Tuesday, April 27, 2010

Reading from the commandline in C

What's the best way to read the output from a commandline command in C? If you use the int system(char*) function you receive back a return code, not the output. Not much use. To receive the output you could call freopen on STDOUT, then read from the file you redirected it to. But when you close the file (which you must), STDOUT is left in a broken state. There has to be a better way, and there is. You use popen, instead of system. Then, the output of the command is supplied via the FILE handle returned by popen. Here's an example that finds out the memory usage of the firefox process under Linux:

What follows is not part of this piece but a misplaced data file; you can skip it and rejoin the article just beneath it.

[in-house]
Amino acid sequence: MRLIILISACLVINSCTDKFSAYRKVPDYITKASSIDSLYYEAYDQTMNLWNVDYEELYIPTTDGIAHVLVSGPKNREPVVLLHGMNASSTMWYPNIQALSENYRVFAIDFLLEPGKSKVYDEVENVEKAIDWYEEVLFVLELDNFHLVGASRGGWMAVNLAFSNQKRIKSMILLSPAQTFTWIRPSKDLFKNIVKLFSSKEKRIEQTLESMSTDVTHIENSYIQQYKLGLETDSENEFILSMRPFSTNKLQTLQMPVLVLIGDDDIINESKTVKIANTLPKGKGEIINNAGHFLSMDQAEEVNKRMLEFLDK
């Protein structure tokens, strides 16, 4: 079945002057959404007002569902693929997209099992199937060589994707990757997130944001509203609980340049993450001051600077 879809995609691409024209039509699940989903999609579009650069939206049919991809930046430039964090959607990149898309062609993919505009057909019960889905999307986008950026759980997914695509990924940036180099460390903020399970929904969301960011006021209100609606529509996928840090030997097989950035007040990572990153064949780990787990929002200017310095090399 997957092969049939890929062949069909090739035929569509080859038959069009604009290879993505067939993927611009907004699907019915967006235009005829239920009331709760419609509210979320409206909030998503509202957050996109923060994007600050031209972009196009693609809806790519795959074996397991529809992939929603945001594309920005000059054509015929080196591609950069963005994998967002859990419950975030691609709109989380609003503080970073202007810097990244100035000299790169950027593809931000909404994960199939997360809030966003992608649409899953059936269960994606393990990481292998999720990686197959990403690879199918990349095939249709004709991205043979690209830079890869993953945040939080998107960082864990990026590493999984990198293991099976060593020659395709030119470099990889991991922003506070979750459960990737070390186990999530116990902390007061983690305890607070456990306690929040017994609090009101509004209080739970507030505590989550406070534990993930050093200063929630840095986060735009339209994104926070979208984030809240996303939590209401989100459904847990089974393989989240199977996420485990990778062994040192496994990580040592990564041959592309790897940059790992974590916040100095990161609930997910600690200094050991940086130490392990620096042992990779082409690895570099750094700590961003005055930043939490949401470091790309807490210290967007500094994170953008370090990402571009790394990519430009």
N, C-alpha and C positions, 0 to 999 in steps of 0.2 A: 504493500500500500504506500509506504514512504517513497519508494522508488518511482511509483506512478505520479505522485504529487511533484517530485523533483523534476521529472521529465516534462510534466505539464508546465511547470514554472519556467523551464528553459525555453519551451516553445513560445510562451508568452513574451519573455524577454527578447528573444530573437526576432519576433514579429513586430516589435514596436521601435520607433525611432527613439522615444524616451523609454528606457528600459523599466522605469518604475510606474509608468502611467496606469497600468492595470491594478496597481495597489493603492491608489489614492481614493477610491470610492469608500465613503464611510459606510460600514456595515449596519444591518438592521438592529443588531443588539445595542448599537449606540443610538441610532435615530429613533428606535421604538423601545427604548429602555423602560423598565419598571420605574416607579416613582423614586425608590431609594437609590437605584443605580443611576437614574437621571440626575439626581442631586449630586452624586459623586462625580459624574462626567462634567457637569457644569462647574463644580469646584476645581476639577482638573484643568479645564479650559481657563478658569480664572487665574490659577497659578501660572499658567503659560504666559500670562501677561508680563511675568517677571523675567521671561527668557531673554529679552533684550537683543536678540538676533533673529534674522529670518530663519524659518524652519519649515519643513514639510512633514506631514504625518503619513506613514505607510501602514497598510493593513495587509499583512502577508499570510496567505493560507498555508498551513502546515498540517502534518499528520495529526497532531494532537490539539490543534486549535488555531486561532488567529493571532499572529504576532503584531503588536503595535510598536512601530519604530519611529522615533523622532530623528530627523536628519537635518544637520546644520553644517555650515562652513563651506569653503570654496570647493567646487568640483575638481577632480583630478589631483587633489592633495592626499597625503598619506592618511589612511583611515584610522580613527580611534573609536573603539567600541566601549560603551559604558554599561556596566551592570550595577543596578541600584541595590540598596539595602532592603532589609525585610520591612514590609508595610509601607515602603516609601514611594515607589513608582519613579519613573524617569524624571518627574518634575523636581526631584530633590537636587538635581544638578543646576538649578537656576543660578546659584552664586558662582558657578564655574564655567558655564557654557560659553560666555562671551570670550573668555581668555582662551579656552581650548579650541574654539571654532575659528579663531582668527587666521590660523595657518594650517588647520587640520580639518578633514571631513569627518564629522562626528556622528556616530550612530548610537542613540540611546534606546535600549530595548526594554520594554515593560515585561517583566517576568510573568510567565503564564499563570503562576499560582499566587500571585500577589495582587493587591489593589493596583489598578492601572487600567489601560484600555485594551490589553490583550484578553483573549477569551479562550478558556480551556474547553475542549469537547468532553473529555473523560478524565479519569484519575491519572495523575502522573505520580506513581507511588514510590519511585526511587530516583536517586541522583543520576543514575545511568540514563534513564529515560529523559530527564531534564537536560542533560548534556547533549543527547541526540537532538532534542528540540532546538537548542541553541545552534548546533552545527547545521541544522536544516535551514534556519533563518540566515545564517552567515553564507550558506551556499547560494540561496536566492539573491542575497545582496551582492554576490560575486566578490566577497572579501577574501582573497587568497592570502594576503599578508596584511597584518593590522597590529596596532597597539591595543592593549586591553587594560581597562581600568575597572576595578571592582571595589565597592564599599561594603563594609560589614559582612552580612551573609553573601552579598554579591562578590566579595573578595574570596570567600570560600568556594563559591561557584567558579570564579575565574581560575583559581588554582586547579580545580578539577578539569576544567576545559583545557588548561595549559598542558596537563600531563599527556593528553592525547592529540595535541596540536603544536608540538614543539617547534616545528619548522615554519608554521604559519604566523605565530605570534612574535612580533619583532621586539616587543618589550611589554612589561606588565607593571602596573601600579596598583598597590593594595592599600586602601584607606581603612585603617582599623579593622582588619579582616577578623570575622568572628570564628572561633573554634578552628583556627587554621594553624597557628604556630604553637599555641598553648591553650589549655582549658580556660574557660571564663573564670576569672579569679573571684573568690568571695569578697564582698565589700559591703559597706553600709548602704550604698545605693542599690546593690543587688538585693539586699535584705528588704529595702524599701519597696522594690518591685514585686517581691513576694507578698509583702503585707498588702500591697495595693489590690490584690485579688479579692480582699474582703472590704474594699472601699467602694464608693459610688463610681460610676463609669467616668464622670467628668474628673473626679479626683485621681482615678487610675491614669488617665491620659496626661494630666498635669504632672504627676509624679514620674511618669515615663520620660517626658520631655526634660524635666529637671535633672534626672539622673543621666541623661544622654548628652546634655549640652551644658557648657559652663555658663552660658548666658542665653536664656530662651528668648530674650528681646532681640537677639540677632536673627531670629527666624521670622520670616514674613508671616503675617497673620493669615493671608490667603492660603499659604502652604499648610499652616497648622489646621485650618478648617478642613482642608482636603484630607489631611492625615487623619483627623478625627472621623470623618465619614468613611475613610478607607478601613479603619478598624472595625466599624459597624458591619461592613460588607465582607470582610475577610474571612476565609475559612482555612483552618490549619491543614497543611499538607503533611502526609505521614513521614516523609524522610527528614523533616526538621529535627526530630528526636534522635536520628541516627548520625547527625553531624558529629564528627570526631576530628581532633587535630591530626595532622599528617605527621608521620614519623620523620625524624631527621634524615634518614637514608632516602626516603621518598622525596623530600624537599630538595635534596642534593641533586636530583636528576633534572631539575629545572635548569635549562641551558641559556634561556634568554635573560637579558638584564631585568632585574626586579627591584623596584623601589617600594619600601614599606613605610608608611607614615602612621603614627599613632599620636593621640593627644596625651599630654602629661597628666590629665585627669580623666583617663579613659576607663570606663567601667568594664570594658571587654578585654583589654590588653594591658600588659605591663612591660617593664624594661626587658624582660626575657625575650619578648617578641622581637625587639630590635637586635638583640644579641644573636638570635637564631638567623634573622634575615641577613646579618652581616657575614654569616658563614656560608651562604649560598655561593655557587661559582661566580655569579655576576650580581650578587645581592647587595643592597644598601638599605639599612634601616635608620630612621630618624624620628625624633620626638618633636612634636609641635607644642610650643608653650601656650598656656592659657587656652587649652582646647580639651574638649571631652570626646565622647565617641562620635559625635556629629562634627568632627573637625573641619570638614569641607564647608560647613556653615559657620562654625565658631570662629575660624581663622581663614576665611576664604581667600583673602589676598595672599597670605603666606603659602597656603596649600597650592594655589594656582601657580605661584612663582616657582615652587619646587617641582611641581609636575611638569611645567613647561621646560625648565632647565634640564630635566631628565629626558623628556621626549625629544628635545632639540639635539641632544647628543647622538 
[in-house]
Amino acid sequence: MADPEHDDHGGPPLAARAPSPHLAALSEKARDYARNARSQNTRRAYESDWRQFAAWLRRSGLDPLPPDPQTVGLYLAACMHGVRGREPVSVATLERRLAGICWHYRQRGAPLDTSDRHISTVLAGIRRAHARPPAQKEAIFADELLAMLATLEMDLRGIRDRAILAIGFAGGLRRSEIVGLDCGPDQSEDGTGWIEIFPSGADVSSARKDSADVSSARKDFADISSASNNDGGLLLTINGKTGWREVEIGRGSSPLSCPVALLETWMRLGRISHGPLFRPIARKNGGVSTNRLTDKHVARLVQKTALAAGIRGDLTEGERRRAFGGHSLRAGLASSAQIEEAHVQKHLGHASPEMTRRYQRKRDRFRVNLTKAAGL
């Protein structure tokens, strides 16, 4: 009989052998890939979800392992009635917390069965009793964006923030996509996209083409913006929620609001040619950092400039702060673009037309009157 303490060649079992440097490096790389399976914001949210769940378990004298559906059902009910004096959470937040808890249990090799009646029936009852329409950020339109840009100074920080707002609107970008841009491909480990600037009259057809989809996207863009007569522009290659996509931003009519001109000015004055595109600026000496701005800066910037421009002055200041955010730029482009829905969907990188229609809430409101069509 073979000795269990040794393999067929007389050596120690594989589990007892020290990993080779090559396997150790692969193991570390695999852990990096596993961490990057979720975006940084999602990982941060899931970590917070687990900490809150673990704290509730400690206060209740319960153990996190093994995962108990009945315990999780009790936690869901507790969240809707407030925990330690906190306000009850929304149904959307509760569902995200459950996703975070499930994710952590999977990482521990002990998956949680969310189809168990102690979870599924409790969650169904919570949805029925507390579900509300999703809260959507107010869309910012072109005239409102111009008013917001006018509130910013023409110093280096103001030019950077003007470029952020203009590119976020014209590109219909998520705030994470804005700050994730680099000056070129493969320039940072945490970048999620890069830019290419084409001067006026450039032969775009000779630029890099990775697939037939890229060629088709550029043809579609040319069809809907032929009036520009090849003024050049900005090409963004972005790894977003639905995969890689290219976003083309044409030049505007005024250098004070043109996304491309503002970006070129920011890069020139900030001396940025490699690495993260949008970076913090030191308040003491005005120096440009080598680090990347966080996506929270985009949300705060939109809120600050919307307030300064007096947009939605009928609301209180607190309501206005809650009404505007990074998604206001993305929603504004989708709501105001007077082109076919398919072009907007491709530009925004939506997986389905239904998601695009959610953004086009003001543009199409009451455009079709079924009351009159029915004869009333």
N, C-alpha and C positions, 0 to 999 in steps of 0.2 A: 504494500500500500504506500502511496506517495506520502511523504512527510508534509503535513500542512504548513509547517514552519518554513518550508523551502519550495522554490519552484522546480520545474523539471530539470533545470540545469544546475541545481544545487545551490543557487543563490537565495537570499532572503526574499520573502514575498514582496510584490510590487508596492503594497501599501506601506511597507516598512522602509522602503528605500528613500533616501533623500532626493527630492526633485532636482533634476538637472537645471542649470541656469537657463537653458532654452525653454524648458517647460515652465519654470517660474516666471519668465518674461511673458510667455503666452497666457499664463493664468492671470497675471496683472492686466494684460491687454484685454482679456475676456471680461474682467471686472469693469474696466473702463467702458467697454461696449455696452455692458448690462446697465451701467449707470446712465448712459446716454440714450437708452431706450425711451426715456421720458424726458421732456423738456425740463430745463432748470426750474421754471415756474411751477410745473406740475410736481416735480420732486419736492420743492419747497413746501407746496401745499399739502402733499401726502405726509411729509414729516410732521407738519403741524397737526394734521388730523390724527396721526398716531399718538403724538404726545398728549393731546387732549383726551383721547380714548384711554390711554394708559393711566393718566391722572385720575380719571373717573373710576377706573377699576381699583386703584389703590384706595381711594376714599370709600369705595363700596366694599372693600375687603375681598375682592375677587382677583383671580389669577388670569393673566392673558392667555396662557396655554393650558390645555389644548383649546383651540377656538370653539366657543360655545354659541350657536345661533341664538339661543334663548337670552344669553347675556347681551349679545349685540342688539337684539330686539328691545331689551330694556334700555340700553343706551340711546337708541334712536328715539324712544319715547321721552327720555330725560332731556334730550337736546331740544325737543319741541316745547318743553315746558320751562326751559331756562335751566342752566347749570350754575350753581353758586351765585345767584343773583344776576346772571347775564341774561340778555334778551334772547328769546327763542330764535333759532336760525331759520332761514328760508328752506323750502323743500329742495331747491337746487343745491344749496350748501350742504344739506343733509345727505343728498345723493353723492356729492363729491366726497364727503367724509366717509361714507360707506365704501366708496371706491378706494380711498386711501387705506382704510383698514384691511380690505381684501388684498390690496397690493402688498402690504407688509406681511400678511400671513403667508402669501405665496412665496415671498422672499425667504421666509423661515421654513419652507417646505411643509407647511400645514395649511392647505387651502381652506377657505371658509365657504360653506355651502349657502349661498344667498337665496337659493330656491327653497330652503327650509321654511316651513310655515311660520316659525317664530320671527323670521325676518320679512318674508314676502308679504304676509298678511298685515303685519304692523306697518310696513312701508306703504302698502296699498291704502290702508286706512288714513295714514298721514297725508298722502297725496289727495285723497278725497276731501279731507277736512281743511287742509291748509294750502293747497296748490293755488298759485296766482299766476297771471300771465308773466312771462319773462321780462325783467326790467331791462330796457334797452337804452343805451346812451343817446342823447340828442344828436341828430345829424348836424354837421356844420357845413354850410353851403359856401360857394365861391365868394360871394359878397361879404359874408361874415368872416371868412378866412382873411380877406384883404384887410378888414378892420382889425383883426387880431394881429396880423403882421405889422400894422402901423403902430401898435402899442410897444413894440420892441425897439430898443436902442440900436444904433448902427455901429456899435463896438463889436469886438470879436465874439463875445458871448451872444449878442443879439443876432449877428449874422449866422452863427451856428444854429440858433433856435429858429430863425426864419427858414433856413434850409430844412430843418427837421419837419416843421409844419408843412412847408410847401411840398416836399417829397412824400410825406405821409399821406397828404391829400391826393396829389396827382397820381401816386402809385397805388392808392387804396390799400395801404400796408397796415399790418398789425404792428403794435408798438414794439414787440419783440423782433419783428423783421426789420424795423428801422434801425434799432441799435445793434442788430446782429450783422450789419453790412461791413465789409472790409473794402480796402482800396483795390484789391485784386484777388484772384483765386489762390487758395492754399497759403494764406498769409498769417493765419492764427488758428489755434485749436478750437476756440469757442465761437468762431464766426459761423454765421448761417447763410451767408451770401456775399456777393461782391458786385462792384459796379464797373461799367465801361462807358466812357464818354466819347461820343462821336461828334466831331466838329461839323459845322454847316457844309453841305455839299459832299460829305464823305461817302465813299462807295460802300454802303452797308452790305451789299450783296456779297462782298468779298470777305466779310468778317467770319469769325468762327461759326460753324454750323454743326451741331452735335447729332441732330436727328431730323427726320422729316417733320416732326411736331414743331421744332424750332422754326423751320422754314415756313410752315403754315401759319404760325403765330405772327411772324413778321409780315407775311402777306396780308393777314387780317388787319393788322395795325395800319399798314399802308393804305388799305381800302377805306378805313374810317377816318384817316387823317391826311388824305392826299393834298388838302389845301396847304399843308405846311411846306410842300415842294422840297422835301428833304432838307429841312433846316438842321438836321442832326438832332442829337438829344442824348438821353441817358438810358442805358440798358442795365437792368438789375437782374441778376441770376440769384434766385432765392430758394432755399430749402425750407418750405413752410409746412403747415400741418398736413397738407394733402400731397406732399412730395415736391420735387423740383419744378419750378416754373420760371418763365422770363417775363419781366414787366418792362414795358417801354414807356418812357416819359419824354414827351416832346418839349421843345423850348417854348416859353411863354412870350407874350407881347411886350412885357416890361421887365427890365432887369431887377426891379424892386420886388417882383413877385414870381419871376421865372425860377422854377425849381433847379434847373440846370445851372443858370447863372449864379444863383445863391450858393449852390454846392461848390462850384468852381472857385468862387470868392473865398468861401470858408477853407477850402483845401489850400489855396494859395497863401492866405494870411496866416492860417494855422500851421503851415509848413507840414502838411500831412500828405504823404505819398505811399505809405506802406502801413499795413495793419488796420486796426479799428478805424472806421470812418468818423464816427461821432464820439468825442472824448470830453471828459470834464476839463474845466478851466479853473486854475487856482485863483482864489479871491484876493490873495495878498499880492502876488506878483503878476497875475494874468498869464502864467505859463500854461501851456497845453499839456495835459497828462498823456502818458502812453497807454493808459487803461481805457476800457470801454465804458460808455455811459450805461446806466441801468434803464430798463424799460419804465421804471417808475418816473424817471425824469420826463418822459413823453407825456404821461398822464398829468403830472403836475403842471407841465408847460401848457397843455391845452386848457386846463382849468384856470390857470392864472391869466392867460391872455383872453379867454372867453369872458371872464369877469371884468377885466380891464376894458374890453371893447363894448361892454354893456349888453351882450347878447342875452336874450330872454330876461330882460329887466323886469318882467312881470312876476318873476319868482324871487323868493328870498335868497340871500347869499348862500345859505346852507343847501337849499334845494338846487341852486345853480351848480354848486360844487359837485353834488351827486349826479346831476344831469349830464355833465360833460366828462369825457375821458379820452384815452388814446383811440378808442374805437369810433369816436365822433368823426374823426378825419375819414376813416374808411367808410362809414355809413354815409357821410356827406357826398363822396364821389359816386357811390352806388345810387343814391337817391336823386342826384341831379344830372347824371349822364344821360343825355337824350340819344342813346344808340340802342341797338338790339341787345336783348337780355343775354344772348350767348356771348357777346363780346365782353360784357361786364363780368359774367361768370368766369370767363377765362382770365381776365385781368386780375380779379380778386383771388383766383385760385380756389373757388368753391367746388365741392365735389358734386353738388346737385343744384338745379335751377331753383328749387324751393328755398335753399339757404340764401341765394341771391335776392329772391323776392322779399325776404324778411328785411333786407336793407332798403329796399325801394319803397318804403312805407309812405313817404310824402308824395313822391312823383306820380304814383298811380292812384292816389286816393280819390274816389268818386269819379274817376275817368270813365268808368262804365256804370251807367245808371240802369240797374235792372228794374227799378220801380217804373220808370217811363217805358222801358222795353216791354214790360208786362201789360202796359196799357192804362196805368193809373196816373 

#include <stdio.h>
#include <string.h>
static char sysCmd[256];
 * Issue a system command to get memory usage
 * @return the percent value times 100
int get_memory()
    int res = 0;
    float percent;
    sysCmd[0] = 0;
    strcat( sysCmd, "ps aux | awk '{if ($11 ~ /" );
    strcat( sysCmd, "firefox" );
    strcat( sysCmd, "/&& !/awk/) {print $4}}'" );
    FILE *CONSOLE = popen( sysCmd, "r" );
    if ( CONSOLE != NULL )
        res = fscanf( CONSOLE, "%f", &percent );
        if ( res <=0 )
            syslog(LOG_ALERT,"Failed to parse result of %s\n",sysCmd);
        pclose( CONSOLE );
        res = (int)(percent * 100.0f);
        syslog(LOG_ALERT,"Failed to open pipe for %s\n",sysCmd);
    return res;

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